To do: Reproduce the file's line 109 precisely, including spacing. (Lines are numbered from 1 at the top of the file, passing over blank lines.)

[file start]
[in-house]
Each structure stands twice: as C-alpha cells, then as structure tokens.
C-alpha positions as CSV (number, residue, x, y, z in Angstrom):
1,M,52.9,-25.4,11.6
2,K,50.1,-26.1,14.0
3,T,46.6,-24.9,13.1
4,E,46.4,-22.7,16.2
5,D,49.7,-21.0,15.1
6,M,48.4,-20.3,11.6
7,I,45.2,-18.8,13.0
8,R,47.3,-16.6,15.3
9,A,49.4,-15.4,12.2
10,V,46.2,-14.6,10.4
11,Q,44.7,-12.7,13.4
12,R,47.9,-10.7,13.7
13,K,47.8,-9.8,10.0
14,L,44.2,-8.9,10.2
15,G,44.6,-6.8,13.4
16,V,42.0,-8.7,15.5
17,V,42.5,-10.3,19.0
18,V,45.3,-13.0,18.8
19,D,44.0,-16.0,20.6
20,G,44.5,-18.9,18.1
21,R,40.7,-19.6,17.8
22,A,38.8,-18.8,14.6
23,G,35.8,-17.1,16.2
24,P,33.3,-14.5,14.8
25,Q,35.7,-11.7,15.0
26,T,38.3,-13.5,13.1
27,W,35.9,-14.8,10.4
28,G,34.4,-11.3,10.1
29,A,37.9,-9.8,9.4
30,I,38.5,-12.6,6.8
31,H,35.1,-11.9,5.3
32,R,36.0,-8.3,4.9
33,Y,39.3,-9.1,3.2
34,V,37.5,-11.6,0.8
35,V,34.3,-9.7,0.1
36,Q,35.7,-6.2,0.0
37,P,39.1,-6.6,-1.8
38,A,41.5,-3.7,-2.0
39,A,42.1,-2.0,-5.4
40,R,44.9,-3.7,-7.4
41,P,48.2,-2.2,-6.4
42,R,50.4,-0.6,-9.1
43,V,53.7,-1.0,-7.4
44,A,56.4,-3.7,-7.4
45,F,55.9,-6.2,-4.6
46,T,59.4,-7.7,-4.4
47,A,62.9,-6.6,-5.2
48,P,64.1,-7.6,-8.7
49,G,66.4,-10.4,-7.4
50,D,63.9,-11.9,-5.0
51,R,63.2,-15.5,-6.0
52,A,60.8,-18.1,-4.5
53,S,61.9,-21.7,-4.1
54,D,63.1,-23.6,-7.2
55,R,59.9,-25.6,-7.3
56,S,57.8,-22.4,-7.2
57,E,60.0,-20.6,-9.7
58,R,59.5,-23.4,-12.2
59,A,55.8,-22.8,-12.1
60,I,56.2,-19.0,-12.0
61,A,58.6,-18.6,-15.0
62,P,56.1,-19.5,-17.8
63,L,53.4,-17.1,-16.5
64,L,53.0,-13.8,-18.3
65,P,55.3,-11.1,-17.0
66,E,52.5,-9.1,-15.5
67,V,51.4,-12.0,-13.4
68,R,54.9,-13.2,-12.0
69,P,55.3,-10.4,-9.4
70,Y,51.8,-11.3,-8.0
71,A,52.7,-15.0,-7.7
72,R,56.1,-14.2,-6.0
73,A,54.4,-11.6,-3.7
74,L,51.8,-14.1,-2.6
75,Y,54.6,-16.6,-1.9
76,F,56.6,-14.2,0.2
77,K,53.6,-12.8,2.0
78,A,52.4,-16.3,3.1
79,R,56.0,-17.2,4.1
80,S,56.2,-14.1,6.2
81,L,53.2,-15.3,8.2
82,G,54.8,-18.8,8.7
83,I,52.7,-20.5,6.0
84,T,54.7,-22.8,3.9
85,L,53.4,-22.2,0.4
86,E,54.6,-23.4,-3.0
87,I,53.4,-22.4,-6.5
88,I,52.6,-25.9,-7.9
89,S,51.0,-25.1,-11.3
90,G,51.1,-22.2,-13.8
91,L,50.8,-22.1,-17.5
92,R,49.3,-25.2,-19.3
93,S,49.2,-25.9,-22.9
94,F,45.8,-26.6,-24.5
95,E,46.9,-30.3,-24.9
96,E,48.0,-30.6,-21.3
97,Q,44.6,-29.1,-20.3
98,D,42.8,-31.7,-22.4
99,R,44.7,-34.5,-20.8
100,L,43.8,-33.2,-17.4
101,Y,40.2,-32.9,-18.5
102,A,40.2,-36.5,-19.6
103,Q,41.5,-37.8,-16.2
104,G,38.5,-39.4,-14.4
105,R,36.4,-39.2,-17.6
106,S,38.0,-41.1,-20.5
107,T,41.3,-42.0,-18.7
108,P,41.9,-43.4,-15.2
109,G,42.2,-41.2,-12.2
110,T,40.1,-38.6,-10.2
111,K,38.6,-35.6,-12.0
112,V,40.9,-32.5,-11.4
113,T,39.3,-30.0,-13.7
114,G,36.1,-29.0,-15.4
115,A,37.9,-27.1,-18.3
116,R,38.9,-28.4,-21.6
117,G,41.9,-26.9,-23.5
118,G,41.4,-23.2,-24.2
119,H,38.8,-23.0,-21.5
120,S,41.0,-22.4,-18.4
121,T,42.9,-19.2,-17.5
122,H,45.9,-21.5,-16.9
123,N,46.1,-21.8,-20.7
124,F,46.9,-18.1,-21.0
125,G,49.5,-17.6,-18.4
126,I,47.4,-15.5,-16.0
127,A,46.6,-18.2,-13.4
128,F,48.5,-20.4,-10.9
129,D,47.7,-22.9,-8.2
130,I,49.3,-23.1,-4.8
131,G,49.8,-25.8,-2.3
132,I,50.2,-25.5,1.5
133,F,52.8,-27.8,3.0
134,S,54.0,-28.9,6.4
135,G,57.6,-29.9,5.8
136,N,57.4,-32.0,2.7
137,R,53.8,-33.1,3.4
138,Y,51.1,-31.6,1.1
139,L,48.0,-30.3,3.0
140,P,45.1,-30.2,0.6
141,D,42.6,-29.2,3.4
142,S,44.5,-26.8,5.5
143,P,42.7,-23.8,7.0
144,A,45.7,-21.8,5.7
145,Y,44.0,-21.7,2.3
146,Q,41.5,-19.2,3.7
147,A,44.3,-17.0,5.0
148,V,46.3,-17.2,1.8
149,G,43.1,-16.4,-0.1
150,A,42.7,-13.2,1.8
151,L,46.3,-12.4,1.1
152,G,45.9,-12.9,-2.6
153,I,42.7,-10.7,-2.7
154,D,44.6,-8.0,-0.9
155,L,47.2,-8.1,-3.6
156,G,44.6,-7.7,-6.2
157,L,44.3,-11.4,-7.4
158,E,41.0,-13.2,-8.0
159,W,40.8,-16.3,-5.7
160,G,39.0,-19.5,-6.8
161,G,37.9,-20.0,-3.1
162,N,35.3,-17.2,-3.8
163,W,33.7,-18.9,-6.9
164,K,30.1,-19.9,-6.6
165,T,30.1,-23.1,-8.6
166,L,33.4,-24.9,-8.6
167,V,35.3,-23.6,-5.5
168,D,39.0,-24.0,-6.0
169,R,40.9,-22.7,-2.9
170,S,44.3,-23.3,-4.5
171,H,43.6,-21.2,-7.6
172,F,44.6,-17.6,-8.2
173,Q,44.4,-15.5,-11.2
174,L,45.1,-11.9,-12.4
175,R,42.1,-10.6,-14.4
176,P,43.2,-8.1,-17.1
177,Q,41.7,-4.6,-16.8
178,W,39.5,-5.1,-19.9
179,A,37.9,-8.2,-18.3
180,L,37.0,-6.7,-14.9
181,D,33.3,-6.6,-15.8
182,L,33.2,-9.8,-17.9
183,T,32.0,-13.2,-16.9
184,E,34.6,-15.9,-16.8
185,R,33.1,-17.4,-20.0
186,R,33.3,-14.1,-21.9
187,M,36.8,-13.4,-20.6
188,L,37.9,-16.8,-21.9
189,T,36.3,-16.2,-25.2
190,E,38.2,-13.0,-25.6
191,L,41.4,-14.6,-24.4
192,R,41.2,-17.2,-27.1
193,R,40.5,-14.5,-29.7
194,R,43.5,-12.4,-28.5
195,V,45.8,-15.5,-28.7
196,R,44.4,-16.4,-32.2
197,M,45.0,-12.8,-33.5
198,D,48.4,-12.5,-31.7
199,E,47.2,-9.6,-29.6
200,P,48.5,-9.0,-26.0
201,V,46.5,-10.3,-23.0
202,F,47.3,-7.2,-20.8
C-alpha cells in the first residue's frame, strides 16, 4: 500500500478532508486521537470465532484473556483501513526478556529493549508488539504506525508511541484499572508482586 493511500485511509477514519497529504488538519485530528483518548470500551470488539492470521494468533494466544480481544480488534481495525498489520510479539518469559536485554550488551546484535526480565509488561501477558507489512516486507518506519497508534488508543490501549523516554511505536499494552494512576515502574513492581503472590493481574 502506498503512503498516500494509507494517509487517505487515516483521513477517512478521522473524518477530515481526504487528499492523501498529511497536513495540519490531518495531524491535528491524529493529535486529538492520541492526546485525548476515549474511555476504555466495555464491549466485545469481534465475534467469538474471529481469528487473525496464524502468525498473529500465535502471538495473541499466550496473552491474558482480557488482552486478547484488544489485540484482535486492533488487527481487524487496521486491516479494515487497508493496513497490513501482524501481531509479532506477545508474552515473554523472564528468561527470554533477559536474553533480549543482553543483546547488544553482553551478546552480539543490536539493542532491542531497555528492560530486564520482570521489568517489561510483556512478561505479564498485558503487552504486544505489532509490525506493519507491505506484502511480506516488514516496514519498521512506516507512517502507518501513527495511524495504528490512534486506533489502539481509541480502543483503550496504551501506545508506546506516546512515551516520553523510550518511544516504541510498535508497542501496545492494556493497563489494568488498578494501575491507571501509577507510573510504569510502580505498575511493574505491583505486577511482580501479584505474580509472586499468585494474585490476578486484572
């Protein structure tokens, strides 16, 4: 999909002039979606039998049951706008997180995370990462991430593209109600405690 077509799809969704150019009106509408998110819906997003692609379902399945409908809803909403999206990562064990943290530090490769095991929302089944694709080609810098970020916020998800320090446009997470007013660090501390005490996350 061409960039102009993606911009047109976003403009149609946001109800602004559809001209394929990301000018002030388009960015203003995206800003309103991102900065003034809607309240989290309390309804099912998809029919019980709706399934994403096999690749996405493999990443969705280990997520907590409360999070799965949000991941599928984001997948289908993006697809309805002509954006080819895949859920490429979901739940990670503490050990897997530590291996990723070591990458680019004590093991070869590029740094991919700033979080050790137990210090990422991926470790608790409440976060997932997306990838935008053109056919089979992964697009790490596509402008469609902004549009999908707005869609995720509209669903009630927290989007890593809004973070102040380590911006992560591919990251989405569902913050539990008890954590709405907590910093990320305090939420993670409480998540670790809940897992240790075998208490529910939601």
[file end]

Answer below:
106,S,38.0,-41.1,-20.5